Medical treatment for ADHD, anxiety, depression, OCD and binge eating disorder.
Thursday, April 26th, 2012
What does living successfully with Adult ADHD mean to you? Perhaps you think success is focusing more easily or following-through on projects. Perhaps it’s getting organized or finding a job more suited to your ADHD personality. Success often seems like a far away dream to ADHD adults. Fortunately, as an ADD Coach, my clients show me first hand how targeted guidance and hard work make success possible. You can live an ADHD-friendly, satisfying and successful life. How To Live Successfully with Adult ADHD
People Share What ADHD Really Feels Like
People Share What ADHD Really Feels Like
Many people misunderstand what it means to have attention deficit hyperactivity disorder. “ADHD is not like pregnancy,” said Roberto Olivardia, Ph.D, a clinical psychologist and clinical instructor in the department of psychiatry at Harvard Medical School. “It is not an either you have it or you don’t phenomenon.” Each of us has some ADHD traits some of the time, he said.
“When diagnoses exist on a spectrum like that, it can lead people who have a trait, but not ADHD, to think that they know what the latter part of the spectrum feels like, when they don’t.”
We asked people who have ADHD to share what ADHD feels like. You might notice both similarities and differences in their descriptions, because as writer Kelly Babcock said, “ADHD is never exactly the same for any two people.”
“What is Executive Function Disorder, and how is it different from ADHD?”
Article on from www.ADDitudemag.com
A child or an adult with attention deficit hyperactivity disorder (ADHD) might be hyperactive, inattentive, and/or impulsive. Clinicians have always understood hyperactivity and impulsivity. The understanding of inattention, though, has shifted from primarily “the inability to stay on task” to a broader concept called executive function disorder (EFD), which involves a pattern of chronic difficulties in executing daily tasks.
The steps of executive function:
Around the time of puberty, the frontal part of the cortex of the brain matures, allowing individuals to perform higher-level tasks like those required in executive function. Think of executive function as what the chief executive officer of a company must do — analyze, organize, decide, and execute. Very similarly, the six steps of executive function are:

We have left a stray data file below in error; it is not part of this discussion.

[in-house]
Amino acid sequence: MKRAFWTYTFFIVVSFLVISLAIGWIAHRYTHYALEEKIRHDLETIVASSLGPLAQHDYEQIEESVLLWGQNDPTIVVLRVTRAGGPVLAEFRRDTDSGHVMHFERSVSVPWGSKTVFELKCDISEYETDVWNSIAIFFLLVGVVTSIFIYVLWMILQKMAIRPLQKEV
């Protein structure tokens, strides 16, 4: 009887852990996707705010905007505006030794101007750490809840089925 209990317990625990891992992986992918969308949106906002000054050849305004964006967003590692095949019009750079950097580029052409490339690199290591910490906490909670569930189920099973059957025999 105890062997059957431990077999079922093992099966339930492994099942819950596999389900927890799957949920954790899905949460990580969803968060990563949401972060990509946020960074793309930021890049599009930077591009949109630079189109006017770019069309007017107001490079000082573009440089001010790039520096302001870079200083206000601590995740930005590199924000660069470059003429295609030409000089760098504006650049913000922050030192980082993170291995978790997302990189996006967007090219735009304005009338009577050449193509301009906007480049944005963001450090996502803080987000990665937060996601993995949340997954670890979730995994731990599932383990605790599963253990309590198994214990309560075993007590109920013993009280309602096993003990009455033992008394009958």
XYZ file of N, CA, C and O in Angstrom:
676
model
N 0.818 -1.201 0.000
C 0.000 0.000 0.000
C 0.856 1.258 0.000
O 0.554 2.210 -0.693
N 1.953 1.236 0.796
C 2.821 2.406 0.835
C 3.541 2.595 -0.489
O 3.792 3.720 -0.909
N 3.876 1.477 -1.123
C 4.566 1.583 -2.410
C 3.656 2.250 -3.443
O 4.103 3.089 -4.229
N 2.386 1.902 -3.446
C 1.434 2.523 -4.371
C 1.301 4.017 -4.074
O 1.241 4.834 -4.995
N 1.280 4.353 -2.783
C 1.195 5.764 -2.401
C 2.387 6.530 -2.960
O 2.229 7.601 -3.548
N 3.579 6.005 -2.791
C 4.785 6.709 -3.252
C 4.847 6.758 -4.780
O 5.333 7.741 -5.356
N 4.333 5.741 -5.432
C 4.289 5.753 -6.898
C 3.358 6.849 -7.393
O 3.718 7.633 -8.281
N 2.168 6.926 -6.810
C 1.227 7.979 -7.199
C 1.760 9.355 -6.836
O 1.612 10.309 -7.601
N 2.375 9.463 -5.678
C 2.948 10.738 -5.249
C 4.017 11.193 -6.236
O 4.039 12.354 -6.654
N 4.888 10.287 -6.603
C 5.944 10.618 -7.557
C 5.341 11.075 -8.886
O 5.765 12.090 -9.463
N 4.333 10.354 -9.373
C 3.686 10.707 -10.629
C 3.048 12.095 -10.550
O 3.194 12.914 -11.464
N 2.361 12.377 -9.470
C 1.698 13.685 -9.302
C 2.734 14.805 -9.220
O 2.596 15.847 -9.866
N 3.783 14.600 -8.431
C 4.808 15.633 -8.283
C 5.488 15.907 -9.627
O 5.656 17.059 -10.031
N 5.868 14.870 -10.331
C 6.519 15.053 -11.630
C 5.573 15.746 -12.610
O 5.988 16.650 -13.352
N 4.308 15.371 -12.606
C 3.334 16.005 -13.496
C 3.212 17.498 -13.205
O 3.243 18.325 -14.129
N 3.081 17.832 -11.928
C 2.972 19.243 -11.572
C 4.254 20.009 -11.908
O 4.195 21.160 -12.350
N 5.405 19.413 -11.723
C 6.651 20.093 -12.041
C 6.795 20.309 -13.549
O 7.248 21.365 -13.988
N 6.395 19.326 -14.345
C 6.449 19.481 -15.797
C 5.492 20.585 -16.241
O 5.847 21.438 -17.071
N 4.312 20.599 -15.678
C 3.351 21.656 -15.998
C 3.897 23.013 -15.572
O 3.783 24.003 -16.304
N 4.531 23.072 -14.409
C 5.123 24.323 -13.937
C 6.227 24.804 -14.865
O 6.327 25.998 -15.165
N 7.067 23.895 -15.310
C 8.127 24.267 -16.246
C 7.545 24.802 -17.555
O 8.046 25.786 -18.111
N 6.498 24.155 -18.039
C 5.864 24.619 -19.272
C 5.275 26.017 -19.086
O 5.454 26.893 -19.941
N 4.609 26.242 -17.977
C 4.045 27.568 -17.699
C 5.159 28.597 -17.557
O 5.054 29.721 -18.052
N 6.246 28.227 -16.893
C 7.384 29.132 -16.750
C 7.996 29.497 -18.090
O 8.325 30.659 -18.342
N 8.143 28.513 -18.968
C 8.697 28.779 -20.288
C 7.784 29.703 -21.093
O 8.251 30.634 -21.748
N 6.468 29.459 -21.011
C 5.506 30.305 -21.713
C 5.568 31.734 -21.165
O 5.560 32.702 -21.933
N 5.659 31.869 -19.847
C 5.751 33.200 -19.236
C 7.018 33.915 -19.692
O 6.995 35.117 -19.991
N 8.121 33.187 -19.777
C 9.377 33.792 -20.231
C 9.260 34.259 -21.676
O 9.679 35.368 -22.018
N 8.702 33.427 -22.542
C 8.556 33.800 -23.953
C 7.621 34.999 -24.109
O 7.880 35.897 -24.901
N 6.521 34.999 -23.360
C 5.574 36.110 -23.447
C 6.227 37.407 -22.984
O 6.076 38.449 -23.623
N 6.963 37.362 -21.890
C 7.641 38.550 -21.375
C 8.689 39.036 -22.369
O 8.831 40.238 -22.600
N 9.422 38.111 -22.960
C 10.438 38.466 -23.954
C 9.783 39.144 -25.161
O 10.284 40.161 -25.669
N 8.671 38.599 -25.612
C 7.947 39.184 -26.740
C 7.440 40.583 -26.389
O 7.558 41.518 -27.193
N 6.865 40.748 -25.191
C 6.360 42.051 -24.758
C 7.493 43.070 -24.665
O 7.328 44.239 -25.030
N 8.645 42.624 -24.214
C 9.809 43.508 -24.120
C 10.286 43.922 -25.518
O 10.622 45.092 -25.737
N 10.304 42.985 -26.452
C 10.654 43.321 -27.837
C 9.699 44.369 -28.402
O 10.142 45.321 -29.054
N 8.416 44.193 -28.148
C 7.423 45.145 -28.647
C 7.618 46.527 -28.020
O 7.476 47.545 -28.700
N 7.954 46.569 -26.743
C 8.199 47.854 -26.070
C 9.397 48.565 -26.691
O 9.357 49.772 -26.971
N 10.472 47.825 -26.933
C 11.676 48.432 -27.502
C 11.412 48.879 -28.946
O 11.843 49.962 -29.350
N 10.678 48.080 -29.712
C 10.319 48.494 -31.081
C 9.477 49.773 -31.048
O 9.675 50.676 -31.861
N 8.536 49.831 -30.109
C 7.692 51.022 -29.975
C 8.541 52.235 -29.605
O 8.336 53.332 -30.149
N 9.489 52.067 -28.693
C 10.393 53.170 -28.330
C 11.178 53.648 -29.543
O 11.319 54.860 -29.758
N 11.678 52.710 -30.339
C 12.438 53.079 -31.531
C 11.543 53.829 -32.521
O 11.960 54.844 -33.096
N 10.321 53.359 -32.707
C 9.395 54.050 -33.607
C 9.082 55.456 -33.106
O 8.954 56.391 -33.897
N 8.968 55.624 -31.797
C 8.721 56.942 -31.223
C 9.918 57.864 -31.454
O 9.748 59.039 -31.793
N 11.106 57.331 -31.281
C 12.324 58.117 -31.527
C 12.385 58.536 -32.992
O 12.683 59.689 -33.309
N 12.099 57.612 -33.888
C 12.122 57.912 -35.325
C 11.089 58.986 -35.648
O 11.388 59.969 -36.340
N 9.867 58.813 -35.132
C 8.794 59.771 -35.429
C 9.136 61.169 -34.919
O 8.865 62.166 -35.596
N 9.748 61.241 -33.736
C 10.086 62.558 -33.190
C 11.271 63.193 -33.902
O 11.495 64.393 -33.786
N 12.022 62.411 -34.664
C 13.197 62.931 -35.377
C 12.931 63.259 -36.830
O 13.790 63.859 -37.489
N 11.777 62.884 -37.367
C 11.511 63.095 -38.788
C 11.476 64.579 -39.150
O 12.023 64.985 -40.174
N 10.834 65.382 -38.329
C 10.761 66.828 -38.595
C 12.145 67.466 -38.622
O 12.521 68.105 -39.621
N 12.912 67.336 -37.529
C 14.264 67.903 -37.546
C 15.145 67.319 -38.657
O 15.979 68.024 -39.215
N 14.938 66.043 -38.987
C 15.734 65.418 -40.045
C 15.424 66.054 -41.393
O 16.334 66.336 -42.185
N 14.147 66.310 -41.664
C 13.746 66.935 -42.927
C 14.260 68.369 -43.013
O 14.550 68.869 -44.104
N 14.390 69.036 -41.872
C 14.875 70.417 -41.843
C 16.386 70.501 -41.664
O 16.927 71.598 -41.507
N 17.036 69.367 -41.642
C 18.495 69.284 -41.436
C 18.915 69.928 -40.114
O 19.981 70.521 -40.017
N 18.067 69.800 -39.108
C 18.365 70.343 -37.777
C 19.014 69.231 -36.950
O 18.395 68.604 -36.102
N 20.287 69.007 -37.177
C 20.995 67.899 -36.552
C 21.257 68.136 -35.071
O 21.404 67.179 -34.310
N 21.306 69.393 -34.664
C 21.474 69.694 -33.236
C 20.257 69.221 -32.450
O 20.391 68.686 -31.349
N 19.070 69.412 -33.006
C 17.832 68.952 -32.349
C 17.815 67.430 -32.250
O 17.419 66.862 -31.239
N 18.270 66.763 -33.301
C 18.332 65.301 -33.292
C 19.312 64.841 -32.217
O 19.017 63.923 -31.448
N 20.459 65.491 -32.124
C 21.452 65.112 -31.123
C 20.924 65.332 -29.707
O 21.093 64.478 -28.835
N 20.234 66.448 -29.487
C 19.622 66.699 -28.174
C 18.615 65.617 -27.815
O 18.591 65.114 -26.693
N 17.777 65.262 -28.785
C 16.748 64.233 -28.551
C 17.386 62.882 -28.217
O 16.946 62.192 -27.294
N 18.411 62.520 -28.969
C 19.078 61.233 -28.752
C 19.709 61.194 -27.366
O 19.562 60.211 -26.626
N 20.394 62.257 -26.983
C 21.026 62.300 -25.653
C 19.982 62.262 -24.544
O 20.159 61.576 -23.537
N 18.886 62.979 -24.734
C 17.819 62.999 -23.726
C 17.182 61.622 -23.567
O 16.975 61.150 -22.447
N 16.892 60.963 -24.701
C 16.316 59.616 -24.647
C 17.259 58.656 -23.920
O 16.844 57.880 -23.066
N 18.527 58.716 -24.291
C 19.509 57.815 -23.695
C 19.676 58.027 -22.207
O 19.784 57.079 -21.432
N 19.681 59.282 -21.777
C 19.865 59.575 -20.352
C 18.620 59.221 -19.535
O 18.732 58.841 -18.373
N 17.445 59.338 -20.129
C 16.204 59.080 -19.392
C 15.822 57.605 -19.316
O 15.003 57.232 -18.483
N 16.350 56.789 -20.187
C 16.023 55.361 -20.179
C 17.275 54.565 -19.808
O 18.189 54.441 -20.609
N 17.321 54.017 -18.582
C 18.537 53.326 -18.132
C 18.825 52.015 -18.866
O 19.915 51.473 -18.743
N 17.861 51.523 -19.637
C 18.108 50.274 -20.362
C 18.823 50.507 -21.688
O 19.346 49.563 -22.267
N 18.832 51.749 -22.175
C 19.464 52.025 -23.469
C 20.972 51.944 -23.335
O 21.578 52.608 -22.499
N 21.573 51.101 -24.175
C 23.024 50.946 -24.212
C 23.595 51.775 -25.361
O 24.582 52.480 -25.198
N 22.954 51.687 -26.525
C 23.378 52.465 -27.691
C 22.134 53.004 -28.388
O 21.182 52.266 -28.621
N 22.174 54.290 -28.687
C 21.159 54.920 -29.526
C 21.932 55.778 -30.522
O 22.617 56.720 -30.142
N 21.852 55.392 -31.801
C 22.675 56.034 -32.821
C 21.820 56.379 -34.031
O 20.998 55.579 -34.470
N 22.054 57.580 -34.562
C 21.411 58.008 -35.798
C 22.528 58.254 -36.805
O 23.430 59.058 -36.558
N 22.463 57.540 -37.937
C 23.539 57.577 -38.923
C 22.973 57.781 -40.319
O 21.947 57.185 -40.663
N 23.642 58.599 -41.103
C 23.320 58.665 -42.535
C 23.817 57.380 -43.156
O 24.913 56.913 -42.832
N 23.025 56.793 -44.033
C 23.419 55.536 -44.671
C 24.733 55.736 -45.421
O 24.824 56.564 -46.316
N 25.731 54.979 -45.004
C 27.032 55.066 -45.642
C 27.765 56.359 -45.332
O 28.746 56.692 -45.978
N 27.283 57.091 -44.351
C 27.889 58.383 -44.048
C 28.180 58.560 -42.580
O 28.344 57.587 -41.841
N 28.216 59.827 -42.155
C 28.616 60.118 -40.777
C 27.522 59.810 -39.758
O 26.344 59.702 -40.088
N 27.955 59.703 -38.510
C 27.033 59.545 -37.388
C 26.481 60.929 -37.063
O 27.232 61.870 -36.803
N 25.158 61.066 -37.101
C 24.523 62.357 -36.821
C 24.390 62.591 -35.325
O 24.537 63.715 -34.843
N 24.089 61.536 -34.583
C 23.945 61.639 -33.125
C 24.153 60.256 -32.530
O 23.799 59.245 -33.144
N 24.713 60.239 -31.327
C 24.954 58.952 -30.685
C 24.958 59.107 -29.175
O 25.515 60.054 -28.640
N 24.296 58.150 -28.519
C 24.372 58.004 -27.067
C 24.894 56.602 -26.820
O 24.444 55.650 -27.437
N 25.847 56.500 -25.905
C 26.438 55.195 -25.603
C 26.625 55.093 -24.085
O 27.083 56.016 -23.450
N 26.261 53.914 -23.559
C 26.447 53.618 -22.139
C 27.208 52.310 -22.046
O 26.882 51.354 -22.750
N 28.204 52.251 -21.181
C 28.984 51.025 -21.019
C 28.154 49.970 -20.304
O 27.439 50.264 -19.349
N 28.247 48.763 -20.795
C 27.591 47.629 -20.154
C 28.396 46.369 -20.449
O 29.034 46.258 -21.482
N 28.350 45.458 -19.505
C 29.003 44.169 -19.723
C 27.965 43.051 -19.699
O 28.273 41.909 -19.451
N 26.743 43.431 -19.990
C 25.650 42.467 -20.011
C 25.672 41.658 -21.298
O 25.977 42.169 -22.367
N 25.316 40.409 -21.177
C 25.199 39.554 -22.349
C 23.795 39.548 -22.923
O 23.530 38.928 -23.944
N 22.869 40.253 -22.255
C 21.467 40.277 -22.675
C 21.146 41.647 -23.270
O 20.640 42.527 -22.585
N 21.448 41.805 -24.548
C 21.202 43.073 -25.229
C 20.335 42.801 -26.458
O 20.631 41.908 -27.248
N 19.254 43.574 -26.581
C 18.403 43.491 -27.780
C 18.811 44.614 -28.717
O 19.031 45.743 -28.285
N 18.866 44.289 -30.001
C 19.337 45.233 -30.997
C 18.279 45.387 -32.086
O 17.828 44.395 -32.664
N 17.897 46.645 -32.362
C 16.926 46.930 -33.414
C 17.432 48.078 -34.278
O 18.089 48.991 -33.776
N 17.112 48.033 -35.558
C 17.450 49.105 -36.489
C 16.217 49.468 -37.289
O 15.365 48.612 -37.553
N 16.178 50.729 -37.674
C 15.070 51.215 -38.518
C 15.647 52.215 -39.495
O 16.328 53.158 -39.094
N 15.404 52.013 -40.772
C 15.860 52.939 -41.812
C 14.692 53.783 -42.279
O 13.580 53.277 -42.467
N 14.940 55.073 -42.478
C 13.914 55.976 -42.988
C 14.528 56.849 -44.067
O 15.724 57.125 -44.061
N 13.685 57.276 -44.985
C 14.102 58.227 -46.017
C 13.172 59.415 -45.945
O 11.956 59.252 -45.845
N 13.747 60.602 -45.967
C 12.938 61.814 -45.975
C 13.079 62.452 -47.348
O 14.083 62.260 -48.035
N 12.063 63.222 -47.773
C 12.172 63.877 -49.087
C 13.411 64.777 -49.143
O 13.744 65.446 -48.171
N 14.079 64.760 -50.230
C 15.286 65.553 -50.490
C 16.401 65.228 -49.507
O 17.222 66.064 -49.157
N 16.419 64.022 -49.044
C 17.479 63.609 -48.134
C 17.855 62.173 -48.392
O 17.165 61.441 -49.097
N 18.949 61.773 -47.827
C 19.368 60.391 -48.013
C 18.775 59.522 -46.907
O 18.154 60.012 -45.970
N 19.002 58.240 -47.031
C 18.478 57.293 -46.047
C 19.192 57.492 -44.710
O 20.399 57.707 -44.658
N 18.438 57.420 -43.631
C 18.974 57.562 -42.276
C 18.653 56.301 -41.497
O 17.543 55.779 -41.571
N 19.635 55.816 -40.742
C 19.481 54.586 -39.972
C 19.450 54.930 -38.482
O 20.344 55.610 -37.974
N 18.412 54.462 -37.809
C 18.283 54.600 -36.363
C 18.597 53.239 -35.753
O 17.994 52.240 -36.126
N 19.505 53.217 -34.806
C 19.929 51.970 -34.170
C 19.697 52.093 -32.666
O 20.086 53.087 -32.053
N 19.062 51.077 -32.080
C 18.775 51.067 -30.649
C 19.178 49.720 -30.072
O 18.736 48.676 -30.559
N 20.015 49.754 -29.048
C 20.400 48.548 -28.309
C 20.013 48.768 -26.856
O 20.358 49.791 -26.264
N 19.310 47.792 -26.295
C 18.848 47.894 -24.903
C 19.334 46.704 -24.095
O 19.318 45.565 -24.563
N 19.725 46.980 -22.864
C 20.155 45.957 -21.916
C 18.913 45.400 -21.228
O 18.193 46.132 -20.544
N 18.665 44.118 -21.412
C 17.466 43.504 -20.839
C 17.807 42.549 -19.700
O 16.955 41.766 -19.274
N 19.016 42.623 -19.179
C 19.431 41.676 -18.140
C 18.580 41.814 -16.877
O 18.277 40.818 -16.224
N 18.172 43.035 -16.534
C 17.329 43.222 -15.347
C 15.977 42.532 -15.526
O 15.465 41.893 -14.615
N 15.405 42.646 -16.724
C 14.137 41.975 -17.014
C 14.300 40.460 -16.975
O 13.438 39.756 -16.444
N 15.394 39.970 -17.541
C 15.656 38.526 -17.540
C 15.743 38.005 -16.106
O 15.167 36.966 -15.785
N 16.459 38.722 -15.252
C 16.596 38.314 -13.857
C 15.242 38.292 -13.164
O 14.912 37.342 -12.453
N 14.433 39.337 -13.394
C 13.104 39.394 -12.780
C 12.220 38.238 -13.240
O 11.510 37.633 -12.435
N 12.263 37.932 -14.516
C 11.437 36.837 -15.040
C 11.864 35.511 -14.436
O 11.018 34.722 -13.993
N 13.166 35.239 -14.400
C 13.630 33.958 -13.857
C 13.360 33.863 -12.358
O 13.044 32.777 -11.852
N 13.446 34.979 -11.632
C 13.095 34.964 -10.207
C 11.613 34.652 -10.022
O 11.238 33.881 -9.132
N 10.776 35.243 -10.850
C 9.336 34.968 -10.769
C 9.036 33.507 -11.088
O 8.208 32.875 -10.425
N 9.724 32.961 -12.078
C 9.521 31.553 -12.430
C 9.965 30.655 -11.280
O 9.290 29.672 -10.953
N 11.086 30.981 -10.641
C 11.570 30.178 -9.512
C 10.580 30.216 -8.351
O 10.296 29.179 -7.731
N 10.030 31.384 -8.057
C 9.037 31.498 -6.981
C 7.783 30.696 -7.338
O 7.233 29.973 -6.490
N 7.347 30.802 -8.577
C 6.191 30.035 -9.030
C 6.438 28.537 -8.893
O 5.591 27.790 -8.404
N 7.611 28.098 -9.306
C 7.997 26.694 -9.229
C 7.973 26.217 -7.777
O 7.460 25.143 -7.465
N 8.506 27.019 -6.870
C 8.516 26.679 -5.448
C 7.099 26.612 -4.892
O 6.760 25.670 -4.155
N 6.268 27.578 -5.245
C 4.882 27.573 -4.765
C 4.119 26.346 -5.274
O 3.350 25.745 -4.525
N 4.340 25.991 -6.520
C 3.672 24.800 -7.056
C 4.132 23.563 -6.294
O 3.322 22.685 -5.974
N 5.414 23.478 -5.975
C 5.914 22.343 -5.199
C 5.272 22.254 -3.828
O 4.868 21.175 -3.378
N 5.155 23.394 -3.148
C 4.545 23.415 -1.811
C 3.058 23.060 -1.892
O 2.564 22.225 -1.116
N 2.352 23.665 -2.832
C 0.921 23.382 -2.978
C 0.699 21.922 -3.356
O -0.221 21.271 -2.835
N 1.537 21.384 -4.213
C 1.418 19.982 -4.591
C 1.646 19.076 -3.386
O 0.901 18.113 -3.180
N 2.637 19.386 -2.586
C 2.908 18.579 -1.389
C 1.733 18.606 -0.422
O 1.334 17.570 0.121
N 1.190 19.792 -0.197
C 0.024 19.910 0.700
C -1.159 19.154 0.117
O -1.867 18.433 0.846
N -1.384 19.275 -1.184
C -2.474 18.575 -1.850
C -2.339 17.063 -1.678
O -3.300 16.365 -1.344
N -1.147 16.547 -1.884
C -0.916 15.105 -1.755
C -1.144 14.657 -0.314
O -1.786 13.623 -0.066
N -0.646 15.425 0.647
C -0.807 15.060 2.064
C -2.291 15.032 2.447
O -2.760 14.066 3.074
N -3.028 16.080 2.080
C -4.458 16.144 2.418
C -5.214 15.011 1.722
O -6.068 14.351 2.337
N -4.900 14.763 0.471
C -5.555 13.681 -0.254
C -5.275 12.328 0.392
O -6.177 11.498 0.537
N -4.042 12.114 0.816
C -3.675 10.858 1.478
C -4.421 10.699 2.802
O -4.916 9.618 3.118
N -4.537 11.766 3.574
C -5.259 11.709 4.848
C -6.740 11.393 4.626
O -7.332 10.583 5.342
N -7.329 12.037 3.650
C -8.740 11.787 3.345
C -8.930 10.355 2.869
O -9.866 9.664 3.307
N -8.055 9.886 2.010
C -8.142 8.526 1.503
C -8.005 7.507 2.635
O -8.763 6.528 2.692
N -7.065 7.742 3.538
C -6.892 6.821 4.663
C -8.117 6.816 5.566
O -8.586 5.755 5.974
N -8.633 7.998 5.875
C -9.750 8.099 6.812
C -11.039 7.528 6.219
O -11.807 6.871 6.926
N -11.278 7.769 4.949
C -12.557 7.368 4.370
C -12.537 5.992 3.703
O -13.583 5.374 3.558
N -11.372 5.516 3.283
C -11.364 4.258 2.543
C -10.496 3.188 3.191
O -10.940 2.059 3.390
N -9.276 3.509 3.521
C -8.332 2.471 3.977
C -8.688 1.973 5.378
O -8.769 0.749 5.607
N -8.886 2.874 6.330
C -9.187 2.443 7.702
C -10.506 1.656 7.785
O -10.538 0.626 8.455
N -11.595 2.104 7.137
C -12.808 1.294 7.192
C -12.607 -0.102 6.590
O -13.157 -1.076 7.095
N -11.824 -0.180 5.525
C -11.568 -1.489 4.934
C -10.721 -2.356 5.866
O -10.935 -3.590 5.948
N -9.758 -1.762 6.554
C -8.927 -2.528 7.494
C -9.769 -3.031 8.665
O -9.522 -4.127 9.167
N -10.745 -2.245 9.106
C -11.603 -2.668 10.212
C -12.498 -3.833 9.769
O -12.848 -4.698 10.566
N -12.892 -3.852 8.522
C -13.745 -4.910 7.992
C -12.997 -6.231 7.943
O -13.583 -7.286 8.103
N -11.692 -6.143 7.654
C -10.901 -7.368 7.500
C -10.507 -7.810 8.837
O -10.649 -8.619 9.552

What is executive function disorder (EFD)?
It follows naturally that someone with issues with executive functioning may have problems with analyzing, planning, organizing, scheduling, and completing tasks at all — or on deadline.
A child without problems with executive function may appear like this: A middle-schooler’s teacher assigns the class a book to read, and writes the due date for the book report on the board. A student must be able to determine where to get the book and how long he thinks it will take to finish reading it. If the teacher has a specific book-report format, the student will have to keep it in mind as he reads the book and takes notes. He needs enough time to write a rough draft, get help from teachers or parents, if needed, and write a final draft by the due date. If the student has good executive function skills, the work will get done on time. If he has EFD, it won’t.
Children and adults with EFD have problems organizing materials and setting schedules. They misplace papers, reports, and other school materials. They might have similar problems keeping track of their personal items or keeping their bedroom organized. No matter how hard they try, they fall short.
A Tale of Two Children: One Diagnosed With ADHD and EFD, One Diagnosed With EFD and LD
Marcus, a fifth-grader, had difficulty staying on task and completing his schoolwork. He also had problems keeping his backpack and papers organized and remembering what to bring home from or take to school. Psycho-educational testing showed that he was bright, but that he had difficulties with processing speed and working memory. These findings, plus other studies, showed evidence of difficulties with executive function. The psychologist concluded that Marcus had ADHD, inattentive type, and started him on a stimulant medication. He showed significant improvement in all areas.
Ethan, a sixth-grader, received the same diagnosis but had a different result. The presenting problems, and the psycho-educational test results, were the same as Marcus’. Ethan was given a stimulant, but his symptoms didn’t improve. A closer review of his psycho-educational test results showed that he had problems retaining what he read and with written work. Ethan had EFD, but his problems resulted in Learning Disabilities (LD). He needed tutoring, plus accommodations, to overcome his challenges.
If you look at the criteria used to diagnose ADHD, inattentive type, you could understand why a child with EFD might be diagnosed as having ADHD. But it’s important to know that EFD can cause learning disabilities (LD).
Martha Bridge Denckla, M.D., an expert on executive function disorder, says, “EFD can be a reflection of ADHD, but it might also indicate an LD.” When a professional evaluating a child or adult finds evidence of EFD, it is essential for her to clarify whether the disorder results in ADHD, LD, or both. Only then can the child or adult receive the appropriate treatment for his specific problem.